Tuesday, August 14, 2007

Merv Griffin and his Doorman

If you've seen the Buena Vista Social Club, you'll know a story of once-famous musicians in Cuba rediscovered by Ry Cooder on his own musical journey. The resulting movie and recordings brought a second fame to such capable musicians as Ibriham Ferrer and Manuel Galbon, Orlando "Cachato" Lopez, "Guajiro Mirabal, Jesus "Aguaje" Ramos and Roberto Fonseca.

Something like that has happened before. In New York City. And the rediscovered music was the traditional Irish form of singing known as sean nos. Here's how that happened (as told on the Irish Rochester.org website):

Merv Griffin is best known as the producer of such popular game shows as Jeopardy and Wheel of Fortune. In the 1960s he was the host of his own late afternoon talk show, always on the lookout for new and interesting guests. One day when he was vacationing in Ireland, he entered O'Donoghue's Pub in Dublin and was startled to see a familiar face on the wall. That's my doorman! the celebrity exclaimed in surprise. That, said the patient publican to the ignorant Yank, is Ireland's greatest traditional singer! They were both right. Joe Heaney (October 1, 1919-May 1, 1984) was acknowledged then (and is still so regarded) as the greatest exponent of Irish sean nos singing, but unlike Sarah Makem (see below) he had to leave Ireland to receive the popular recognition that was his due. The first prize winner at the Dublin Oireachtas in 1942 and again in 1955, musical partner of Willie Clancy, Seamus Ennis, and Mick Moloney (among many others), and a recording artist for Gael Linn records, he was a regular participant in the traditional music scene of the late 1950s and early 1960s.


If, as the Bible says, "A prophet is not without honor except in his own country and in his own house," Joe was more warmly received in America. In 1965 he appeared at the Newport Jazz Festival and the following St. Patrick's Day appeared on Merv Griffin's television show. In 1980 he was appointed an adjunct professor in Irish folklore at Wesleyan University in Middletown, Connecticut and was later appointed to a similar position at the University of Washington in Seattle. He was a regular performer at concerts and festivals across the country. Finally, in July 1982 he was presented with the National Heritage Award for Excellence in Folk Arts by the National Endowment for the Arts. Ever a modest man, Joe never took himself or his art too seriously. "Where I come from," he said, "they all sing like that."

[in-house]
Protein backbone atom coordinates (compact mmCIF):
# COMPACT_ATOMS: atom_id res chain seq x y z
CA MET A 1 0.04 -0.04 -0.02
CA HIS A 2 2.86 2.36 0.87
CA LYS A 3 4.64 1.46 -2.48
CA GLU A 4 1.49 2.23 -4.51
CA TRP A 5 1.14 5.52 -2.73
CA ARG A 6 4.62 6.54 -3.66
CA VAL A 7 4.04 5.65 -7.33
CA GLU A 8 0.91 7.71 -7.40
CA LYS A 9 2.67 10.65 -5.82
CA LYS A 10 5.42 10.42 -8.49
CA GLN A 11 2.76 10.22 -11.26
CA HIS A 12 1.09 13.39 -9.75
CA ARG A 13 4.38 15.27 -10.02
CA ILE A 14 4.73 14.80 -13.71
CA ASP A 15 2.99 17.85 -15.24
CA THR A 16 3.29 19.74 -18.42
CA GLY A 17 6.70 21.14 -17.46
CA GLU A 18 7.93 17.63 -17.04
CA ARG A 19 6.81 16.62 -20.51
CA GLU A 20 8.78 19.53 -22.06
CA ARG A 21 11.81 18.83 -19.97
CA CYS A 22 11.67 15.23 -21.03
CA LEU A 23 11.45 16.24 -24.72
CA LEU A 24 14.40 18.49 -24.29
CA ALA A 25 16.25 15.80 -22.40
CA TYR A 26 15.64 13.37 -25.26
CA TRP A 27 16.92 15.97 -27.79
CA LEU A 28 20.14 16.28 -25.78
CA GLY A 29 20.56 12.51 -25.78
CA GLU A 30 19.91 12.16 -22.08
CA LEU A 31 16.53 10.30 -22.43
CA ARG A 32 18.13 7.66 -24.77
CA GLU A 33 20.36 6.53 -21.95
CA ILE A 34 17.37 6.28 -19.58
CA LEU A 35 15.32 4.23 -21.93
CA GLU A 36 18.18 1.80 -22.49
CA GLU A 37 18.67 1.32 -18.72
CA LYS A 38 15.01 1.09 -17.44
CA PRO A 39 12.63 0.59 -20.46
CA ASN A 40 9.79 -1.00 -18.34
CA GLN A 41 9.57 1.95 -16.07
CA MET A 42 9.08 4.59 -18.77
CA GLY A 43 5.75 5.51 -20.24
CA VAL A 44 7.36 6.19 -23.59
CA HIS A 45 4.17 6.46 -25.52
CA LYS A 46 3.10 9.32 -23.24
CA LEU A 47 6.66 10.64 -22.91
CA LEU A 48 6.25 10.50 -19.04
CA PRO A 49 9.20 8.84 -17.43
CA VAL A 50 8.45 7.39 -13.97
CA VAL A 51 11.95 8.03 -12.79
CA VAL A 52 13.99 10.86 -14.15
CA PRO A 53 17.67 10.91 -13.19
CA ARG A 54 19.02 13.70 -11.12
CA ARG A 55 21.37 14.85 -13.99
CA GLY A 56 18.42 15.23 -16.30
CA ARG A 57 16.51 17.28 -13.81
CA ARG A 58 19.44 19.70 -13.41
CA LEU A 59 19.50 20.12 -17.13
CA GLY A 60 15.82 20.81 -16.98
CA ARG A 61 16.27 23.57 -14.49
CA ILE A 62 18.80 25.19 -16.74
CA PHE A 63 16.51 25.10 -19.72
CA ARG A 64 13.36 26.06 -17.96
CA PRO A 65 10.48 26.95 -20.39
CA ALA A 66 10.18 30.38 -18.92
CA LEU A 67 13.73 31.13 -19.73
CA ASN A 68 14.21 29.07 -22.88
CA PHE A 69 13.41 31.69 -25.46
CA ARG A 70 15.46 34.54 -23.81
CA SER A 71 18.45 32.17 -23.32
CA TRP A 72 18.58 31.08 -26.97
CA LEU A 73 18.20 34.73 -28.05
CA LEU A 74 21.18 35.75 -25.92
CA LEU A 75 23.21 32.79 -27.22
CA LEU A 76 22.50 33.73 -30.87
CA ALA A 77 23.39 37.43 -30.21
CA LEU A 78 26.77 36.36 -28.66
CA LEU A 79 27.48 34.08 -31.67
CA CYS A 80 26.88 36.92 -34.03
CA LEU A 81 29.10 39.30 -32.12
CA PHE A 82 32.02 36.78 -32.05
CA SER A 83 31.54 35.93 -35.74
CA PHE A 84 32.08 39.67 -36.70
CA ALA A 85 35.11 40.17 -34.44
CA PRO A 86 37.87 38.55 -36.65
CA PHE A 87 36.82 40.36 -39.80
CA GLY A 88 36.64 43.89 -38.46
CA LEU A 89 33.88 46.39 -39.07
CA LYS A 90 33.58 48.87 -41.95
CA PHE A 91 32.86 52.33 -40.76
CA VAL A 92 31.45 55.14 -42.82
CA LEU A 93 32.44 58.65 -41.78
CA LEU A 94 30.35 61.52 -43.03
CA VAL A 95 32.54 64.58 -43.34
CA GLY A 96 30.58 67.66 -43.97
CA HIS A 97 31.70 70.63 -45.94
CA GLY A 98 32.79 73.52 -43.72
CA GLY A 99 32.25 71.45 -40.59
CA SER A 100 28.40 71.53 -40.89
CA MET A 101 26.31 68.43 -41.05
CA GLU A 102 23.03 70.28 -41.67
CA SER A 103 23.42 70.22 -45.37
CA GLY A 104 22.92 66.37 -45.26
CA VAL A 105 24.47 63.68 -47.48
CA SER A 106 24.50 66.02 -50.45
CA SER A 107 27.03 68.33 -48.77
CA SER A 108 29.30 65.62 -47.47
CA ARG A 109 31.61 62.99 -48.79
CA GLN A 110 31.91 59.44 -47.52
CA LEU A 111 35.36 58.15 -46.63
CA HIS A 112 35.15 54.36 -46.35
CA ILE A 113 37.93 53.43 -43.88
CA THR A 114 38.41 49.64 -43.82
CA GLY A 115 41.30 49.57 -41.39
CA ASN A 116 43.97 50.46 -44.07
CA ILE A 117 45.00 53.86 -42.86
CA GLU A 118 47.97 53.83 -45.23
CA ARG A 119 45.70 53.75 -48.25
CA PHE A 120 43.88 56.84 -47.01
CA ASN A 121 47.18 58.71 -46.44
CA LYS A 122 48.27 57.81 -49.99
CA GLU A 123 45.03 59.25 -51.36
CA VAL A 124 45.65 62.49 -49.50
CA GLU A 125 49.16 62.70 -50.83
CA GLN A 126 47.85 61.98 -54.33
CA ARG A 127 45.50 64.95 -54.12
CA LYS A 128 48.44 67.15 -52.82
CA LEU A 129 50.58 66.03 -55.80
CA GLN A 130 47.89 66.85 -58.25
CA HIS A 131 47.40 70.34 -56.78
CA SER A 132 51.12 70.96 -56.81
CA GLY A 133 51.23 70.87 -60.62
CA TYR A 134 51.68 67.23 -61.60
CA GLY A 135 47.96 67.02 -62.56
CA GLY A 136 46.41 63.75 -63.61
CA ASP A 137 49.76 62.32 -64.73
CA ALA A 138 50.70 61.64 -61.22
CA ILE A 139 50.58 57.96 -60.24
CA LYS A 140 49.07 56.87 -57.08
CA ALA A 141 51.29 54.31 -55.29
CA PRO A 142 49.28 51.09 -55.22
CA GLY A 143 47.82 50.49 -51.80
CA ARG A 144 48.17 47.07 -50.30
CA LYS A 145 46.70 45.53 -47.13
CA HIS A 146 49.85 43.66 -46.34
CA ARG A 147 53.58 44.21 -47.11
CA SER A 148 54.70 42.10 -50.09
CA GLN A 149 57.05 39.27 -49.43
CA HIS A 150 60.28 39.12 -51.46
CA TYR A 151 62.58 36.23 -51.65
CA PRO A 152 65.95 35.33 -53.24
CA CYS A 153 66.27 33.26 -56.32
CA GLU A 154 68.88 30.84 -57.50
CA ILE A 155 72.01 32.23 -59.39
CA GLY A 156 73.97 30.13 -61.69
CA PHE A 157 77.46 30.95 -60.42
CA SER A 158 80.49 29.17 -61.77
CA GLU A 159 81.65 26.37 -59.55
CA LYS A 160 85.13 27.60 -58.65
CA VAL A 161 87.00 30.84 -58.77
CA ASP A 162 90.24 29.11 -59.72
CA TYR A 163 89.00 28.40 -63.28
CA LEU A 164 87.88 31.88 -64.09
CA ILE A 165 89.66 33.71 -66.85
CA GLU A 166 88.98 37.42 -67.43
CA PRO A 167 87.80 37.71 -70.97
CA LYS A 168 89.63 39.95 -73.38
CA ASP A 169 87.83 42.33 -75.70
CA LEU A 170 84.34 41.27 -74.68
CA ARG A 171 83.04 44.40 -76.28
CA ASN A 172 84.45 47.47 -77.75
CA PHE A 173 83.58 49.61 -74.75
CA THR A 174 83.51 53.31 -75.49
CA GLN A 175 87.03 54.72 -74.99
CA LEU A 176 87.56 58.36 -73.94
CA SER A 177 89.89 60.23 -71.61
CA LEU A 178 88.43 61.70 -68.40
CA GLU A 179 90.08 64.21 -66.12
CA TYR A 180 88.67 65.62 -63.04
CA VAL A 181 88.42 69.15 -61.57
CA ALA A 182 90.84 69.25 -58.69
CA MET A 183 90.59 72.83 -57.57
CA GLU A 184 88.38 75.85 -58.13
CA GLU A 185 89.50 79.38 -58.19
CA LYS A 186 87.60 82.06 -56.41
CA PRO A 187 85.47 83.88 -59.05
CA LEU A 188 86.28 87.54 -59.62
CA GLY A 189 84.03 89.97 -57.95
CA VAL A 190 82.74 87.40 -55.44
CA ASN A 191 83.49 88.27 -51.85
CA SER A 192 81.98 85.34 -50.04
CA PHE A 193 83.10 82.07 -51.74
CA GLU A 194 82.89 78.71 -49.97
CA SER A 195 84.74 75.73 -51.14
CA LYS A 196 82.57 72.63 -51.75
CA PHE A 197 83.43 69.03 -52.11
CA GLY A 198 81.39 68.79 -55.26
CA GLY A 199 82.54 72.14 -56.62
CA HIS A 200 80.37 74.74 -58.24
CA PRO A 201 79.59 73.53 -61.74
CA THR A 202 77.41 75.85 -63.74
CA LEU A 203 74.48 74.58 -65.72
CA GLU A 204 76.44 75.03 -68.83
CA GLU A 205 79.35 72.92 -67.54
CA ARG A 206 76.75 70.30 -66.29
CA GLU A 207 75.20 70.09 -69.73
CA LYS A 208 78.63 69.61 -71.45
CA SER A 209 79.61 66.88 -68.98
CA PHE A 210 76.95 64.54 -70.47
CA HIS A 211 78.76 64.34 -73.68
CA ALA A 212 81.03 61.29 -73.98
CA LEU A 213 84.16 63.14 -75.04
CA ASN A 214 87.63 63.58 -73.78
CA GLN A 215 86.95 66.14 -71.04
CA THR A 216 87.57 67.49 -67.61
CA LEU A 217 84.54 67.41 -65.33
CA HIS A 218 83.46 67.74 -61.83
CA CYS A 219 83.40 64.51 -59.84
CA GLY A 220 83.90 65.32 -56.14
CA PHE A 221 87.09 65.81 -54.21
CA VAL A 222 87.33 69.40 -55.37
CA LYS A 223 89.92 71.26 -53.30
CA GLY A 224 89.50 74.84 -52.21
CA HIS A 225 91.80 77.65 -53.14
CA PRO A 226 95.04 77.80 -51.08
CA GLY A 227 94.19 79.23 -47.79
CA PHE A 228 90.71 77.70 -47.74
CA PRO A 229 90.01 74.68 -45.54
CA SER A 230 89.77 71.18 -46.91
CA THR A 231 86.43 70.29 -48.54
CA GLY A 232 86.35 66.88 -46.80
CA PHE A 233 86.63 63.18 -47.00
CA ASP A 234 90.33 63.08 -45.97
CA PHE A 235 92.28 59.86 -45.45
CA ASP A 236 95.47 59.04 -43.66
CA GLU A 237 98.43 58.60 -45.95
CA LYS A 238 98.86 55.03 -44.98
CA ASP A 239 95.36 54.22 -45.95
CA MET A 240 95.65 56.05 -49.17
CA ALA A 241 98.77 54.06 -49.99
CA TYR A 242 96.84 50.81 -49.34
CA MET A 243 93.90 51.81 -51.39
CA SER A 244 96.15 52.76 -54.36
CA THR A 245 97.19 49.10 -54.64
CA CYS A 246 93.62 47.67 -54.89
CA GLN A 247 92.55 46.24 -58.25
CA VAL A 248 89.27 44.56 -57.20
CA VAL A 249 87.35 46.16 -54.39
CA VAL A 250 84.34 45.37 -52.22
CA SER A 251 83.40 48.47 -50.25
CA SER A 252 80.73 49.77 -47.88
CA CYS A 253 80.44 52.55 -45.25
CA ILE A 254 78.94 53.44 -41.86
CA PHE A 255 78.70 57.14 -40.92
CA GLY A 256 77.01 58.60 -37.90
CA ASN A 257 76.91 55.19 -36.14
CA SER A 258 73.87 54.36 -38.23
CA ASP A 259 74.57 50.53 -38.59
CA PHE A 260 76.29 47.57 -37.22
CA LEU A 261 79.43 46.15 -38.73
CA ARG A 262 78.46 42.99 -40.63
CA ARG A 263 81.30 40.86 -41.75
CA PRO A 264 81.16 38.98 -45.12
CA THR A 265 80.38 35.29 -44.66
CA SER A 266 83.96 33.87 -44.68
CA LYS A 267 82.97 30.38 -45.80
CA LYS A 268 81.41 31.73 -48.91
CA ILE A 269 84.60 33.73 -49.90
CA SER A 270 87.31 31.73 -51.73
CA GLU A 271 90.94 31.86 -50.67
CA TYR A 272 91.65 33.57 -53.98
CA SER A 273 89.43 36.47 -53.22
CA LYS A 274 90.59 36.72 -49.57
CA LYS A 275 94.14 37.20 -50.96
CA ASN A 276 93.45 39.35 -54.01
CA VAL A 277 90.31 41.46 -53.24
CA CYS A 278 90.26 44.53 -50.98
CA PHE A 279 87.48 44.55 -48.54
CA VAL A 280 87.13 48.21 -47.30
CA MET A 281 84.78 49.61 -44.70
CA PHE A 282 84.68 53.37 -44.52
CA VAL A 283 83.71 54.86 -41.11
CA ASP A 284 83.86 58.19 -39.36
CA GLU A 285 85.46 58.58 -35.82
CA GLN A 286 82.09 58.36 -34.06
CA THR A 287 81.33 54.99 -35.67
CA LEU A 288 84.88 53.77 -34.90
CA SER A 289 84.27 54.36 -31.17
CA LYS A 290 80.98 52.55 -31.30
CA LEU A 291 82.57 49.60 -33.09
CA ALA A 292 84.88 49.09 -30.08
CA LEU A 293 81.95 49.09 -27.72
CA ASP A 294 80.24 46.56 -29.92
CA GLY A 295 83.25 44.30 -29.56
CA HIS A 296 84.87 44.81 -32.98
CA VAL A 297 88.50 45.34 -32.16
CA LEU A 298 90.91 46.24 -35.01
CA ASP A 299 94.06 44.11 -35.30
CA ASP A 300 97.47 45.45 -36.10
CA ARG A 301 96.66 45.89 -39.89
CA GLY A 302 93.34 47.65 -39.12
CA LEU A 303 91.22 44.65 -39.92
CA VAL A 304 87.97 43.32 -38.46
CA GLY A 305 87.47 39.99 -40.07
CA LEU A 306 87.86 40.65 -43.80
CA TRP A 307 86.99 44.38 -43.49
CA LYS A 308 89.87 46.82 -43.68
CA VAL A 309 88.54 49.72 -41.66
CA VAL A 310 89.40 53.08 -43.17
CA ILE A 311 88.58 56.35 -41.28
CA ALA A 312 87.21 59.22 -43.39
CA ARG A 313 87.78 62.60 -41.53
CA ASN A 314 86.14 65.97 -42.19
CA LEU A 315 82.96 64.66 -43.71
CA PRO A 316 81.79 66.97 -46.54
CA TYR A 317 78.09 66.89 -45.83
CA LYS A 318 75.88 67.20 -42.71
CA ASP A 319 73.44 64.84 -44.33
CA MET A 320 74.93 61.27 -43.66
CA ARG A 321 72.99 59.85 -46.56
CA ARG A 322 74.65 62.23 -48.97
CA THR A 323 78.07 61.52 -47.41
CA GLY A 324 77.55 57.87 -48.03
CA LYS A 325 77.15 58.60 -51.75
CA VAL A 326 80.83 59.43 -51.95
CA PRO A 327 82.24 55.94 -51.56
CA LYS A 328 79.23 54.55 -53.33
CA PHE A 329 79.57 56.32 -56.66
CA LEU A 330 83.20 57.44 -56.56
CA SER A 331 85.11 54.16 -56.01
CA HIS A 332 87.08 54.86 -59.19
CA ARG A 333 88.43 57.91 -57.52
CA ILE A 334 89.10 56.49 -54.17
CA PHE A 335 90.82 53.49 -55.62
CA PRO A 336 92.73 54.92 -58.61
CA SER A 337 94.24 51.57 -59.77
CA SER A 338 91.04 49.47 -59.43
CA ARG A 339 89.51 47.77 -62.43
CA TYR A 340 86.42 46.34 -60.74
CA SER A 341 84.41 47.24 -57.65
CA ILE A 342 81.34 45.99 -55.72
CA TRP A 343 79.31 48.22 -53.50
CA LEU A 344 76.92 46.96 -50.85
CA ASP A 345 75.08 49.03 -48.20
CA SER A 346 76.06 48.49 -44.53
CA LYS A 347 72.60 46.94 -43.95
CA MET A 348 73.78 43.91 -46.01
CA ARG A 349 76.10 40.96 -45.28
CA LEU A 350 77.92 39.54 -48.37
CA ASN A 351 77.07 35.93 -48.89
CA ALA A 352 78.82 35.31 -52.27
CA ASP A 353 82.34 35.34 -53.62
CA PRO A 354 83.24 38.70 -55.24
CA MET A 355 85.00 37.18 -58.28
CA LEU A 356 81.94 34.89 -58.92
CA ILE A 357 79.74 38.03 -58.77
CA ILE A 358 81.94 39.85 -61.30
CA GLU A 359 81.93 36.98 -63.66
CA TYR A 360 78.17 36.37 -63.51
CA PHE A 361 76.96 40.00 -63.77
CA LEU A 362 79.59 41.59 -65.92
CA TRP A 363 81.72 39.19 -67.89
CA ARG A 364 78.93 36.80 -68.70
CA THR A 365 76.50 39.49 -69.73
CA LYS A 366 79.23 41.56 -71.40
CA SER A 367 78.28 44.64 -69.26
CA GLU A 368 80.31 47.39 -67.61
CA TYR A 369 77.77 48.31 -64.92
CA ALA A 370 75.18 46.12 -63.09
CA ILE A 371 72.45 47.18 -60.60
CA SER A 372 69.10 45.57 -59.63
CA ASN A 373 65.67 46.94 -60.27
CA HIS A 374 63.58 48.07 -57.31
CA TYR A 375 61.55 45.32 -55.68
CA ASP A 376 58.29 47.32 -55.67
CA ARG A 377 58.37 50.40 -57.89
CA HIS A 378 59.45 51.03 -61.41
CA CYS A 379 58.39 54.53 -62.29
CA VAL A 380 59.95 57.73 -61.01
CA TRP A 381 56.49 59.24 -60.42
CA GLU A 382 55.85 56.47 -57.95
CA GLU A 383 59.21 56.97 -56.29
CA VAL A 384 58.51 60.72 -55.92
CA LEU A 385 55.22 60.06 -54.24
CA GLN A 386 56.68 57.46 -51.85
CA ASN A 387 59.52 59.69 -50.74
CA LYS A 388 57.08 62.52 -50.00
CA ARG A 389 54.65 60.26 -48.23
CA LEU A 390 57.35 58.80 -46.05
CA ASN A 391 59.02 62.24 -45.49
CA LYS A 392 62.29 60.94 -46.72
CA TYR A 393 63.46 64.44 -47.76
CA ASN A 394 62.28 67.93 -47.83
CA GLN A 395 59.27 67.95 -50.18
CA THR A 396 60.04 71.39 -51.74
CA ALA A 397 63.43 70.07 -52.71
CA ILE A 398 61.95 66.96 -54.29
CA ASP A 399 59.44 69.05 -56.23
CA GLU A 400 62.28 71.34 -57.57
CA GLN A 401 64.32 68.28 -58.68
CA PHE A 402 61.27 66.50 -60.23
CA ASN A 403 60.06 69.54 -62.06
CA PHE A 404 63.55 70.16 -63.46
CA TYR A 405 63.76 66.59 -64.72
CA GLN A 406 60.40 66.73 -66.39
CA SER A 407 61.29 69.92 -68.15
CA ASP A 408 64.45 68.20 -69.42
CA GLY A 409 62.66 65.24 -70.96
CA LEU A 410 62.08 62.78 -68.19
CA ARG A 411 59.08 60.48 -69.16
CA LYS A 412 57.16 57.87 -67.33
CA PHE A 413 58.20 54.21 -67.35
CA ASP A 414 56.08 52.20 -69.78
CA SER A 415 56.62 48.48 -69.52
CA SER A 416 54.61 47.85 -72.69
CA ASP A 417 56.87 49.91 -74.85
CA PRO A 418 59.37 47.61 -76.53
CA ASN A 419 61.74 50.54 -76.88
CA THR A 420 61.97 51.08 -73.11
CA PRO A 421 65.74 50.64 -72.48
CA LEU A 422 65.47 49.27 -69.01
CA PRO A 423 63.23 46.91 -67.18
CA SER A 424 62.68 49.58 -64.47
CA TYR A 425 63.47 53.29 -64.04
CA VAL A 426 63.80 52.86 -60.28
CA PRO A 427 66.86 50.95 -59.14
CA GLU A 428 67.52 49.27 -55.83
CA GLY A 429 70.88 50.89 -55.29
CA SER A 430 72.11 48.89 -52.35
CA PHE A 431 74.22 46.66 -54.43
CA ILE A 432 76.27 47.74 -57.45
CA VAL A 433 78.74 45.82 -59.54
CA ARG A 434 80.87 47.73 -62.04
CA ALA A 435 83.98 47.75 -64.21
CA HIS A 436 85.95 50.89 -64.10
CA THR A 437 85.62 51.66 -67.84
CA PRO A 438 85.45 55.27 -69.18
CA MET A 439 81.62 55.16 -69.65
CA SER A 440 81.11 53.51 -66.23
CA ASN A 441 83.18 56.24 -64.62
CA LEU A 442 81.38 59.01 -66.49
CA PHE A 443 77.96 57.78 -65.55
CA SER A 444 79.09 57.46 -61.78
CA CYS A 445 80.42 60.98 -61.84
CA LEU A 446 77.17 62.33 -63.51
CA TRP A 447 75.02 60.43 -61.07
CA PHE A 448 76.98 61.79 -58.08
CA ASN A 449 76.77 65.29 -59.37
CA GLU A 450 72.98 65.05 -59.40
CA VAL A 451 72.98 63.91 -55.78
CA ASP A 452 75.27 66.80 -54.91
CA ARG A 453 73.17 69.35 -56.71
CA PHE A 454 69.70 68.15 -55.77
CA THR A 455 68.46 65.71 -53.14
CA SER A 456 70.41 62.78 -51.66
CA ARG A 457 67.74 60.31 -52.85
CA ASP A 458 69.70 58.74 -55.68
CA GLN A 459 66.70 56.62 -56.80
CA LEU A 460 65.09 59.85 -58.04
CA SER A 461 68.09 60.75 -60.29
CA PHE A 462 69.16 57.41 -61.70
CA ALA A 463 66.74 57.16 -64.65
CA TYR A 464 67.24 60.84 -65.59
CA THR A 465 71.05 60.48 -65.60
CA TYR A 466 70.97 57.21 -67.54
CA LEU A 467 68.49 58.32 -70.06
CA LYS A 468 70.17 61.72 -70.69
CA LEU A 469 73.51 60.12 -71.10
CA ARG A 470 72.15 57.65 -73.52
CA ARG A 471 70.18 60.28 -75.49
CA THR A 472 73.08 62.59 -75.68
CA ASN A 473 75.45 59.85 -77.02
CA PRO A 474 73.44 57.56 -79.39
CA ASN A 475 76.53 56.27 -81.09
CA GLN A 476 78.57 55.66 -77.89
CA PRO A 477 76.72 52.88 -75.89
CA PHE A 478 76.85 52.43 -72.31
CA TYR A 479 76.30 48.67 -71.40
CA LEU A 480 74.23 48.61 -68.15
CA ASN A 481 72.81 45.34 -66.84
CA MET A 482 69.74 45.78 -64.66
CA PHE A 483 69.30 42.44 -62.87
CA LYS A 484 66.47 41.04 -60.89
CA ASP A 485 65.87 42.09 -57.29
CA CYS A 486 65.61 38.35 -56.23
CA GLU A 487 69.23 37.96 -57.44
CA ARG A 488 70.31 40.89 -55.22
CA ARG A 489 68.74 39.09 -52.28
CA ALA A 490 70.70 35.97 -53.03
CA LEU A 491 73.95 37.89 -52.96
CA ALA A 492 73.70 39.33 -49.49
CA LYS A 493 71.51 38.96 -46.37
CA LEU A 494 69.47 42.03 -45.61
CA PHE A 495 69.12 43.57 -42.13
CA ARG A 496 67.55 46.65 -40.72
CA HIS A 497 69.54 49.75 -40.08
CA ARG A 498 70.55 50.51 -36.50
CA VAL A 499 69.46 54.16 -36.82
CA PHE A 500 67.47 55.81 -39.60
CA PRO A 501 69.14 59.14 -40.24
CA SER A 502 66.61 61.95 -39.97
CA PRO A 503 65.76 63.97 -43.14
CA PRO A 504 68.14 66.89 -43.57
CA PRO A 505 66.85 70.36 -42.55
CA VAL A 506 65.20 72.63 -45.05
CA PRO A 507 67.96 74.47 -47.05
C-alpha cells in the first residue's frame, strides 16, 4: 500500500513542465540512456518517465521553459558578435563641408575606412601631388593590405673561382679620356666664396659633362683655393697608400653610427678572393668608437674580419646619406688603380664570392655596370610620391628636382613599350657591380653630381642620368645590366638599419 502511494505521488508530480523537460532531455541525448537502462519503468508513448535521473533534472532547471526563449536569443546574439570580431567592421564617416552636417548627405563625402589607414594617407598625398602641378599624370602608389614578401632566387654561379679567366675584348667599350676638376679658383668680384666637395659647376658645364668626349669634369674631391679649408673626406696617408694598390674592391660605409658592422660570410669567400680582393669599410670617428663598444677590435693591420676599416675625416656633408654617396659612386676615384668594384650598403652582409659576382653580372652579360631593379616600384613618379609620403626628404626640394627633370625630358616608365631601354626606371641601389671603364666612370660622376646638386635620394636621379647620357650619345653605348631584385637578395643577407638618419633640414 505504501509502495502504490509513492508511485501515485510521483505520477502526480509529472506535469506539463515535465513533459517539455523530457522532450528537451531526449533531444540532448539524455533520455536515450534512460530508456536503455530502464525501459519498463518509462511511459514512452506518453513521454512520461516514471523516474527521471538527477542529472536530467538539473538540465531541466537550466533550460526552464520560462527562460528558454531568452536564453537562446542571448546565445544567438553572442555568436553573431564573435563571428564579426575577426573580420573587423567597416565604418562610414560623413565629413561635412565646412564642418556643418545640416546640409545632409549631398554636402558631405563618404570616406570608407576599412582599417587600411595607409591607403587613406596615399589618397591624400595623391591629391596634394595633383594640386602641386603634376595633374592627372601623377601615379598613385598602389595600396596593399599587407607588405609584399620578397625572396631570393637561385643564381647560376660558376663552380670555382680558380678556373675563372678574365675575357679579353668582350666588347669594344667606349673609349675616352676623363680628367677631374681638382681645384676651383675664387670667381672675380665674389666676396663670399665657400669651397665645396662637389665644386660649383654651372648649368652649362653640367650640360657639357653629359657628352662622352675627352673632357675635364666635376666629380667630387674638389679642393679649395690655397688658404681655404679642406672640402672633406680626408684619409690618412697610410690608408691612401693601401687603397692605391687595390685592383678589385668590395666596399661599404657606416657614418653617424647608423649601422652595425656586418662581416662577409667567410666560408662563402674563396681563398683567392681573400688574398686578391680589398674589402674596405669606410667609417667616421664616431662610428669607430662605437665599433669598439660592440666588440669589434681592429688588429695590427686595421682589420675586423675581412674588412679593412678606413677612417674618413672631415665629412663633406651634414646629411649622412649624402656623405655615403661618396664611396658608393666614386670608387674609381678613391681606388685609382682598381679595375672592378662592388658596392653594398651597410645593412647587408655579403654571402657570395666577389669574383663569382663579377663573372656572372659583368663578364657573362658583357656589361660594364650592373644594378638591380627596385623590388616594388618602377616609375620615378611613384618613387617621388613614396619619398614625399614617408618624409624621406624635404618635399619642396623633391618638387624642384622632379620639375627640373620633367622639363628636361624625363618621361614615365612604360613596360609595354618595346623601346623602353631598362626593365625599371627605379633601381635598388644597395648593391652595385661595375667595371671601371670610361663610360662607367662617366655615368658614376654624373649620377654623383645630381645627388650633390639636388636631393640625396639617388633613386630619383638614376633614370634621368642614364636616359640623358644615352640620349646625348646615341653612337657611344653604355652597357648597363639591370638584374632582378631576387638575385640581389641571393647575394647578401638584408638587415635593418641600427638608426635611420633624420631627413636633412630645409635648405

I've been to O'Donoghue's myself a time or two and sat under that very photo in 2004 and reeled this same story off to my husband and friends. And I certainly recommend the double CD set The Road from Connemara.

So let's raise a glass to Merv Griffin who was lucky enough to know Joe Heaney and to America who was lucky enough to see Joe at Newport and on TV, thanks to Mr Griffin.

1 comment:

FionnchĂș said...

Thanks for naming the Dublin pub; while I have heard the story, I never read where it was before. Merv, who "squired" as the NY Times put it, Eva Gabor, and who claimed he did not have sex with that man Denny Terio or the other guy who lived in the stable under his mansion. Fine Irish (that's what the obits insist despite his Cambrian nomenclature and logo) lad, sure. I hope Joe Heaney gained a bit of the largess of Merv-- worth 1.3 billion at his death, in part due to his clever scheme of the first game show to penalize wrong answers by contestants by deducting from their earnings. Ah, capitalism's old sweet siren song.